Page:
L. HAND, Chief Judge.
This is an appeal by an alien from an order dismissing a writ of habeas corpus to release him from custody under an order of deportation. The question involved is the extent to which the district court has power to review the exercise of a discretion of the Attorney General, conferred upon him by the Immigration Act.1 The facts are as follows. Kaloudis, the relator, is a Greek merchant seaman who entered the United States on April 22, 1944, for shore leave only, not to exceed twenty-nine days. Nevertheless, he obtained extensions of time until 1946, when his application for further leave was denied, as he was informed by letter on July 3, 1946. He was, however, allowed to make a voluntary departure on or before October 1st,2 instead of which on September 21, 1946, he married a citizen, and they have now had a child, born on June 18, 1949. Having refused to avail himself of the privilege of voluntary departure, deportation proceedings were started against him on May 9, 1947, upon the ground that he had remained in the United States longer than was permitted by law; and the presiding inspector found that he was a deportable alien for that reason. Although the inspector also found that deportation would result in "serious economic detriment" to his wife and child, and that he was therefore eligible for a suspension of deportation under the statute,3 he recommended that no suspension should be granted. The Commissioner adopted this recommendation on June 2, 1949; and the alien appealed to the Board of Immigration Appeals, which on July 20, 1940, dismissed the appeal and affirmed the Commissioner's order. The Board gave, as its reason for refusing a suspension, that "the alien was a member of an organization appearing on the proscribed list issued by the Attorney General, the International Workers Order." Although the record does not expressly say so, we shall dispose of the writ on the assumption that the Board refused to grant the relator any hearing as to whether the activities of the "Order" were in any way inimical to the interests of the United States. Further, in spite of the Board's statement that its decision was upon "all of the evidence upon record," we shall also assume that its action was based only upon the relator's membership in the "Order"; with which he had severed his connection at the time of the hearing.
The interest which an alien has in continued residence in this country is protected only so far as Congress may choose to protect it; Congress may direct that all shall go back, or that some shall go back and some may stay; and it may distinguish between the two by such tests as it thinks appropriate.4 The relator does not challenge the test here applied, so far as concerns the deportation order itself; he agrees that, so far as his interest in residing in this country was protected by statute — in so far as it was "a legally protected interest" — it had been forfeited. His position is that, being concededly eligible for suspension of deportation, he was entitled to the exercise of the Attorney General's discretion, and that it appears that this has not been in fact exercised in accordance with the limitations, which must be assumed to confine it. Unless he is to be permitted a hearing to show that it has not been so exercised, he says that he will be denied "due process of law." It does not appear from the record that the Attorney General — through the Board, his delegate — has exercised his discretion in disregard of any implied limitations. We will assume arguendo that the contrary might appear: i. e., that the reason given might be so clearly irrelevant that a court could say that the Attorney General had transgressed the statute. Suppose, for example, that he denied suspension because the alien had become too addicted to attending baseball games, or had bad table manners.5 But membership, even past membership, in an organization which the Attorney General has "proscribed" may make an alien's continued residence prejudicial to the public weal. True, without an inquiry we cannot know whether membership in the "Order" is prejudicial; for we cannot tell whether the Attorney General had adequate grounds for "proscribing" it. On the other hand we cannot say that he did not; and, if the relator has the privilege of inquiring into the grounds, he has been wronged, and the writ should have gone. An alien has no such privilege; unless the ground stated is on its face insufficient, he must accept the decision, for it was made in the "exercise of discretion," which we have again and again declared that we will not review.6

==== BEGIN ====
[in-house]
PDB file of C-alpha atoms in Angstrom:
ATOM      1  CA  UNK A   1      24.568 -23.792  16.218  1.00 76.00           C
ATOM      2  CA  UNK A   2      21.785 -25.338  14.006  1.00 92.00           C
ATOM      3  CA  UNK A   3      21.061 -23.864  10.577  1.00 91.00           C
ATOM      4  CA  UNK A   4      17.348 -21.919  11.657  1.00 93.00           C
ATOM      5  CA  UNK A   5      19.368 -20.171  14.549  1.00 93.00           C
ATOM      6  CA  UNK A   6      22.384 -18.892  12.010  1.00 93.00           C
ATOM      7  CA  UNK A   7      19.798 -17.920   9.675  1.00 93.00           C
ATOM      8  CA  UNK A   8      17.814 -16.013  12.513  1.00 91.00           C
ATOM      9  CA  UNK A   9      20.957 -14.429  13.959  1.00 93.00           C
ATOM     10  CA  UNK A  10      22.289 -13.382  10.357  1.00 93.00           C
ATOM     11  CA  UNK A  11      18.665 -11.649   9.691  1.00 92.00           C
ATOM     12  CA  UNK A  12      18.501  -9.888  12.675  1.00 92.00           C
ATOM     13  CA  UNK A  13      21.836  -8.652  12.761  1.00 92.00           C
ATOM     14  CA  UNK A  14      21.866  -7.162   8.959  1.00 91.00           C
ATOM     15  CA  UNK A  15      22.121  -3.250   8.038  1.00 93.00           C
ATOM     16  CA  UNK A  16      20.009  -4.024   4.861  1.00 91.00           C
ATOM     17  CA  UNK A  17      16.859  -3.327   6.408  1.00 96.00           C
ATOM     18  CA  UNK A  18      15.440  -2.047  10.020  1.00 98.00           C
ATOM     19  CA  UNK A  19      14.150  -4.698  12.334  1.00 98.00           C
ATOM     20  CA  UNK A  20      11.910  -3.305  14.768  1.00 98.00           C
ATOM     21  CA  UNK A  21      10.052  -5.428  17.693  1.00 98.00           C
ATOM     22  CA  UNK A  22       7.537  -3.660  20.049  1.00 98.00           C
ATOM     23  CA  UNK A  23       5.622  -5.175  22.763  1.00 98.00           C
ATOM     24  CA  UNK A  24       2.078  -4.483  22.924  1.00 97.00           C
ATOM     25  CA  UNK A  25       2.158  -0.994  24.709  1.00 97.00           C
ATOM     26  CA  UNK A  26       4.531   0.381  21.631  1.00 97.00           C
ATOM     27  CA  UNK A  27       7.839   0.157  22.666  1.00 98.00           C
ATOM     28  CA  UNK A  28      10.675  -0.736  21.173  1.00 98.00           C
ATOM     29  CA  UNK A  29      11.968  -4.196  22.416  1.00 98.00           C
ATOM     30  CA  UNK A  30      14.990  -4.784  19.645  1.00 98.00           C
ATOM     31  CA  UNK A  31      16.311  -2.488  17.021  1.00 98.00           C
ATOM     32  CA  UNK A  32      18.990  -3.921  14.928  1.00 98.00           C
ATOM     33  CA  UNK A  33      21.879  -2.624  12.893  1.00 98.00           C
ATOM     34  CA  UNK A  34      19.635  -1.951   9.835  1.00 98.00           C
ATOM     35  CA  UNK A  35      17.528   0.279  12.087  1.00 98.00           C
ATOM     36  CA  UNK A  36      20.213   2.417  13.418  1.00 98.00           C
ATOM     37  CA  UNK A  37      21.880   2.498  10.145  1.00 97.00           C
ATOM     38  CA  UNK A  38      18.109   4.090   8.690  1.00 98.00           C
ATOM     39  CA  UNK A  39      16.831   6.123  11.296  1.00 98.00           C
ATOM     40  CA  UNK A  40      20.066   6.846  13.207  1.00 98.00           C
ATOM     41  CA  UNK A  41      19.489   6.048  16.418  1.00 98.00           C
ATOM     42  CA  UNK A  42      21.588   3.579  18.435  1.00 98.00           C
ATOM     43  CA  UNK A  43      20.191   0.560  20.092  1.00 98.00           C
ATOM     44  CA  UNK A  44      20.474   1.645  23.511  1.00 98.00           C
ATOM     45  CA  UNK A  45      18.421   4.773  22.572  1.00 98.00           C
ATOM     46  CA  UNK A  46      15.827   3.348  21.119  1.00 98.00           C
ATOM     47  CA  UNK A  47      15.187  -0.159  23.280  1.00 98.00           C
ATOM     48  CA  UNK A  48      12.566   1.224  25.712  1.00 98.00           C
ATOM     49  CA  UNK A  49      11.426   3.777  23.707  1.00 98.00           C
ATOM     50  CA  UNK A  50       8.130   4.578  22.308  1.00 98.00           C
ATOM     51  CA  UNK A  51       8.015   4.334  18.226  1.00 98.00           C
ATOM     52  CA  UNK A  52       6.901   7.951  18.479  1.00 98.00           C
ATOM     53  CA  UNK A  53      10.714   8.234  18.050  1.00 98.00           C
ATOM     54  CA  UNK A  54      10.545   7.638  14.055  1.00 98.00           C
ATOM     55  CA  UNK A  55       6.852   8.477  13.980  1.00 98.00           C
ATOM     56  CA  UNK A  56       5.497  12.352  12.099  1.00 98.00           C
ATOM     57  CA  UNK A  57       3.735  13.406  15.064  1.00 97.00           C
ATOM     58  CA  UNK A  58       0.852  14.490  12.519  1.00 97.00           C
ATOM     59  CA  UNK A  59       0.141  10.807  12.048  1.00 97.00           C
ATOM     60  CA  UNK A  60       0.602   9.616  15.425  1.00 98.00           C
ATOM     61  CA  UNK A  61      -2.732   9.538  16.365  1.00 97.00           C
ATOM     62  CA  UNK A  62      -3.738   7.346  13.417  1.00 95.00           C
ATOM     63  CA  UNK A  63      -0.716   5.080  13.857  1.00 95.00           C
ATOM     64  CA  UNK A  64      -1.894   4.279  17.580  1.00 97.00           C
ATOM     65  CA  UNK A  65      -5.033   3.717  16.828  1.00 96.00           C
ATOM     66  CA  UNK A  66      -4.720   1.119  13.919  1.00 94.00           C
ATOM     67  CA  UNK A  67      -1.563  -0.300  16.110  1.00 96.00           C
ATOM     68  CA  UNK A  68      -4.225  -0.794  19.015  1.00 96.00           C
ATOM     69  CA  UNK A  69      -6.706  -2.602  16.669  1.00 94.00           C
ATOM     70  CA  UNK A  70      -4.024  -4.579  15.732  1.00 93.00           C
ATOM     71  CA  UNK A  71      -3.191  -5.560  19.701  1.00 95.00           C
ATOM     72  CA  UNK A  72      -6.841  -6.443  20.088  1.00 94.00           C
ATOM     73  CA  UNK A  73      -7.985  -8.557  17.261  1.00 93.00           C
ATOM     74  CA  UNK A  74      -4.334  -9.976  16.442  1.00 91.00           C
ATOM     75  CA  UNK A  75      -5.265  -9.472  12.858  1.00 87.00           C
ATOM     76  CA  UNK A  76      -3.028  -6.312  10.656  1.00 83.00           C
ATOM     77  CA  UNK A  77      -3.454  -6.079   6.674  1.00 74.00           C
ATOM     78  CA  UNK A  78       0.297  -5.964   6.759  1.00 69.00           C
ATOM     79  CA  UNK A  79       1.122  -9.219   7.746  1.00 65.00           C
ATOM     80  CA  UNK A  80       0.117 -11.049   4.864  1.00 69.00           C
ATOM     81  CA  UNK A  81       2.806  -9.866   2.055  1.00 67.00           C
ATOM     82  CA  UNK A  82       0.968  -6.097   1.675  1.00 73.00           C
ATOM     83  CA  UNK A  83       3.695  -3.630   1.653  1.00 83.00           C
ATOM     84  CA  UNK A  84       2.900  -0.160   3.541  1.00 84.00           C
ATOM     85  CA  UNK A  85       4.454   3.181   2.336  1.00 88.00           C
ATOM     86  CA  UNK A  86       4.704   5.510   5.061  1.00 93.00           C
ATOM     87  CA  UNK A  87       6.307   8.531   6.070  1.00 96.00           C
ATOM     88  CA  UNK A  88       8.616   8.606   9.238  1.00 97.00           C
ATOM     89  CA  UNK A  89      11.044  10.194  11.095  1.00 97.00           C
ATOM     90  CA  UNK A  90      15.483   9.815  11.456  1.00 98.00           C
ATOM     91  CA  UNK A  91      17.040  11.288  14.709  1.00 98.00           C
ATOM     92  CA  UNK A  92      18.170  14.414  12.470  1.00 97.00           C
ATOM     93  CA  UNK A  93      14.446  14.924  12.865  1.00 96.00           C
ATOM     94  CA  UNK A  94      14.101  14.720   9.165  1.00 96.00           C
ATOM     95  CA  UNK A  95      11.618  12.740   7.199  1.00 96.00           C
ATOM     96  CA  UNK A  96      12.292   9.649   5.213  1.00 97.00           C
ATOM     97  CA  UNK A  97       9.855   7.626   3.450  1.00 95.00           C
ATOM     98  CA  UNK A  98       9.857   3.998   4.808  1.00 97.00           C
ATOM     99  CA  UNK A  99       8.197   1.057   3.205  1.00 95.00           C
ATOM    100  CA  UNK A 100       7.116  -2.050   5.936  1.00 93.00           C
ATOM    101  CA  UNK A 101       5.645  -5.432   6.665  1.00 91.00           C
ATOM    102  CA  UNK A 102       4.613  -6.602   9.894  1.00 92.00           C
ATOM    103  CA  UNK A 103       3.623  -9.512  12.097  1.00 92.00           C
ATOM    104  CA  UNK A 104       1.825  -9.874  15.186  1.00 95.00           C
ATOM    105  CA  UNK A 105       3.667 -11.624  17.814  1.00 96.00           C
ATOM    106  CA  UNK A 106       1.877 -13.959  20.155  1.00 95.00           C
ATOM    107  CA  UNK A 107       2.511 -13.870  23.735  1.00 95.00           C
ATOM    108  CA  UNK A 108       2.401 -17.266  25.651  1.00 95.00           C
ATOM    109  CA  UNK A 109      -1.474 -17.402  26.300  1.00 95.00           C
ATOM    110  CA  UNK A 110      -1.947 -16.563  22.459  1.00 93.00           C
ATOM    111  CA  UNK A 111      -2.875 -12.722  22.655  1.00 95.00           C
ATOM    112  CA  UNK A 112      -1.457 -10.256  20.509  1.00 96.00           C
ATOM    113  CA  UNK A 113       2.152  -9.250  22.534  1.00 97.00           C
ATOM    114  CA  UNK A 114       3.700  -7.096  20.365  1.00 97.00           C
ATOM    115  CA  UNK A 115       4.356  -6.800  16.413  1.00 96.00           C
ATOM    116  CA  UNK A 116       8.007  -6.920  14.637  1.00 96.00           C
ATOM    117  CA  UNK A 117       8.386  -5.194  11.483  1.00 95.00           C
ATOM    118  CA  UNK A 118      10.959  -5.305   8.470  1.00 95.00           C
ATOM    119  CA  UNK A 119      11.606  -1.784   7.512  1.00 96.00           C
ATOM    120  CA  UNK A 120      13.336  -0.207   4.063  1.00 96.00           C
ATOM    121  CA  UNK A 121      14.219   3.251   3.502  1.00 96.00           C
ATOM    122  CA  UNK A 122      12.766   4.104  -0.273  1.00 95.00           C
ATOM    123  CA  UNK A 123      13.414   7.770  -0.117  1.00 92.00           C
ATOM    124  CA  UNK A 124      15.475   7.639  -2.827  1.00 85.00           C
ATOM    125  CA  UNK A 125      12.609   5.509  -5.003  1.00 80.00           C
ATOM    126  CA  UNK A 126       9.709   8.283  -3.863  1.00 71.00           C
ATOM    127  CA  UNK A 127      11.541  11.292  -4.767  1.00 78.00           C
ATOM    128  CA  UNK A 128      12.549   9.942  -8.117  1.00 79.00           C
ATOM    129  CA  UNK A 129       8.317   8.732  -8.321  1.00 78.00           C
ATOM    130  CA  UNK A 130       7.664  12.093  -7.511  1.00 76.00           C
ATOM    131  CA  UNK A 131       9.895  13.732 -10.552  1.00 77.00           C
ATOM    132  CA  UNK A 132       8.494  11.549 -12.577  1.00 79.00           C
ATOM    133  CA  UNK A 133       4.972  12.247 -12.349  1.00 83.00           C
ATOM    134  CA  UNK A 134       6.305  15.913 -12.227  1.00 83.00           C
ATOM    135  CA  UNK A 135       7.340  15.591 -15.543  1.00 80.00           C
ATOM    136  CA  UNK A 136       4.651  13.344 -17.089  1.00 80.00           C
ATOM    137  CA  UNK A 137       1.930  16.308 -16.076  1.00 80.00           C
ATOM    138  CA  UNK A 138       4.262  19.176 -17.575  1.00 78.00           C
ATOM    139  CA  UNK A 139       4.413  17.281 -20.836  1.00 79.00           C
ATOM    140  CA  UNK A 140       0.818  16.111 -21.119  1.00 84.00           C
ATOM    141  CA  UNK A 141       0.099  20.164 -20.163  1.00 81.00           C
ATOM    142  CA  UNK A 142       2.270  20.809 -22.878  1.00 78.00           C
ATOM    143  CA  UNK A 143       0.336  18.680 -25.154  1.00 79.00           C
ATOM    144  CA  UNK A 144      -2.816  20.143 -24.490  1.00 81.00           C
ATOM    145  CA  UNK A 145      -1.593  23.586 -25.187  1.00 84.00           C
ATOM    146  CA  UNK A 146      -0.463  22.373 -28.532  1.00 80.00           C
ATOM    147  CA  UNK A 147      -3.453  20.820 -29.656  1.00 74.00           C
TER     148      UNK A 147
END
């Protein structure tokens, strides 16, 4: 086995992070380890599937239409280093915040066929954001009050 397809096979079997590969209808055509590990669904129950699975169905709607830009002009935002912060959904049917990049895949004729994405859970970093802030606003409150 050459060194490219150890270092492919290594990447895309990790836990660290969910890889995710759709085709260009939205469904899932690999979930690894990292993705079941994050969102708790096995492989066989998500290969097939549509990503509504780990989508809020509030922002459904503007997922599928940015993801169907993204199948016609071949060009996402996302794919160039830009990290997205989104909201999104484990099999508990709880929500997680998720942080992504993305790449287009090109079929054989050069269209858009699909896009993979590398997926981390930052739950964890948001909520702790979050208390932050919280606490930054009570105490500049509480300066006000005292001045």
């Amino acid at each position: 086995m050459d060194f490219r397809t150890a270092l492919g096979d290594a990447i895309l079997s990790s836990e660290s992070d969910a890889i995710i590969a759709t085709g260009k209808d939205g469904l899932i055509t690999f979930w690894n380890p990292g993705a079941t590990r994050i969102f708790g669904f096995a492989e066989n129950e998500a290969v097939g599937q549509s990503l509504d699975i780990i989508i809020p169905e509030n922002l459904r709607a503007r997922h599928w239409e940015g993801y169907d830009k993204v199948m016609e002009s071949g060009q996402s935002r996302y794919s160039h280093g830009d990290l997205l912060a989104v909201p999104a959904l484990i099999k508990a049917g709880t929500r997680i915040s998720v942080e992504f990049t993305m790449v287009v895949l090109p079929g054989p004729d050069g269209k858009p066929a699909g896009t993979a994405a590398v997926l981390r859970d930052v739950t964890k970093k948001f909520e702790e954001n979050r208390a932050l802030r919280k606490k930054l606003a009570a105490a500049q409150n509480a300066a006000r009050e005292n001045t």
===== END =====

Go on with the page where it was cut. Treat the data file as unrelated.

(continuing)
Nor has the relator any constitutional right to demand that we should. As we have said, any "legally protected interest" he ever had has been forfeited by "due process of law"; forfeited as completely as a conviction of crime forfeits the liberty of the accused, be he citizen or alien. The power of the Attorney General to suspend deportation is a dispensing power, like a judge's power to suspend the execution of a sentence, or the President's to pardon a convict. It is a matter of grace, over which courts have no review, unless — as we are assuming — it affirmatively appears that the denial has been actuated by considerations that Congress could not have intended to make relevant. It is by no means true that "due process of law" inevitably involves an eventual resort to courts, no matter what may be the interest at stake; not every governmental action is subject to review by judges.